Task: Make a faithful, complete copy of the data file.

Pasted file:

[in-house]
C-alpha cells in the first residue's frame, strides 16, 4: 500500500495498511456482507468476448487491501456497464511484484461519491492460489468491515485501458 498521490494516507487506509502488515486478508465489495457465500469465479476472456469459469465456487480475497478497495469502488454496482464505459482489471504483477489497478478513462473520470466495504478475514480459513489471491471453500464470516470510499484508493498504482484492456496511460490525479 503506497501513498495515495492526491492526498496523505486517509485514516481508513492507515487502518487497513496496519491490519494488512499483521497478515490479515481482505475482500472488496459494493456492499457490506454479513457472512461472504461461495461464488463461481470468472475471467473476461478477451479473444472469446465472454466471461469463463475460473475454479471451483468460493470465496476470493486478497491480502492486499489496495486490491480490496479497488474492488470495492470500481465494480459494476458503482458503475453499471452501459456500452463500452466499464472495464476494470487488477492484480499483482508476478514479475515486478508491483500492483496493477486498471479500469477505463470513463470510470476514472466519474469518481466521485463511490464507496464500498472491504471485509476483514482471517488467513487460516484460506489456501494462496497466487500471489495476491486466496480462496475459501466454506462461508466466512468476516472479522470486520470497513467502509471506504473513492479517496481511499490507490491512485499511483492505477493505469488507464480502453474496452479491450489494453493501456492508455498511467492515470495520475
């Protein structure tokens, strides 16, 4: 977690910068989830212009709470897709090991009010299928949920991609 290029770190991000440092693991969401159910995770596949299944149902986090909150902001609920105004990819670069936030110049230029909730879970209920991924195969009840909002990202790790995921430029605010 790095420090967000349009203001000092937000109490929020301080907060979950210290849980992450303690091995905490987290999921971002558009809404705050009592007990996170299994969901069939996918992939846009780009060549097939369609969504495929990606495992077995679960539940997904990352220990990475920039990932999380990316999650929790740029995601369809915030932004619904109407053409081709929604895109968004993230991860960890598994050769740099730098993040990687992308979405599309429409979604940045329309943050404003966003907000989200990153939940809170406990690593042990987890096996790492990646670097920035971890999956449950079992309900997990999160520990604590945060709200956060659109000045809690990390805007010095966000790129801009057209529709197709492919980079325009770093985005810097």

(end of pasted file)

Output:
[in-house]
C-alpha cells in the first residue's frame, strides 16, 4: 500500500495498511456482507468476448487491501456497464511484484461519491492460489468491515485501458 498521490494516507487506509502488515486478508465489495457465500469465479476472456469459469465456487480475497478497495469502488454496482464505459482489471504483477489497478478513462473520470466495504478475514480459513489471491471453500464470516470510499484508493498504482484492456496511460490525479 503506497501513498495515495492526491492526498496523505486517509485514516481508513492507515487502518487497513496496519491490519494488512499483521497478515490479515481482505475482500472488496459494493456492499457490506454479513457472512461472504461461495461464488463461481470468472475471467473476461478477451479473444472469446465472454466471461469463463475460473475454479471451483468460493470465496476470493486478497491480502492486499489496495486490491480490496479497488474492488470495492470500481465494480459494476458503482458503475453499471452501459456500452463500452466499464472495464476494470487488477492484480499483482508476478514479475515486478508491483500492483496493477486498471479500469477505463470513463470510470476514472466519474469518481466521485463511490464507496464500498472491504471485509476483514482471517488467513487460516484460506489456501494462496497466487500471489495476491486466496480462496475459501466454506462461508466466512468476516472479522470486520470497513467502509471506504473513492479517496481511499490507490491512485499511483492505477493505469488507464480502453474496452479491450489494453493501456492508455498511467492515470495520475
């Protein structure tokens, strides 16, 4: 977690910068989830212009709470897709090991009010299928949920991609 290029770190991000440092693991969401159910995770596949299944149902986090909150902001609920105004990819670069936030110049230029909730879970209920991924195969009840909002990202790790995921430029605010 790095420090967000349009203001000092937000109490929020301080907060979950210290849980992450303690091995905490987290999921971002558009809404705050009592007990996170299994969901069939996918992939846009780009060549097939369609969504495929990606495992077995679960539940997904990352220990990475920039990932999380990316999650929790740029995601369809915030932004619904109407053409081709929604895109968004993230991860960890598994050769740099730098993040990687992308979405599309429409979604940045329309943050404003966003907000989200990153939940809170406990690593042990987890096996790492990646670097920035971890999956449950079992309900997990999160520990604590945060709200956060659109000045809690990390805007010095966000790129801009057209529709197709492919980079325009770093985005810097």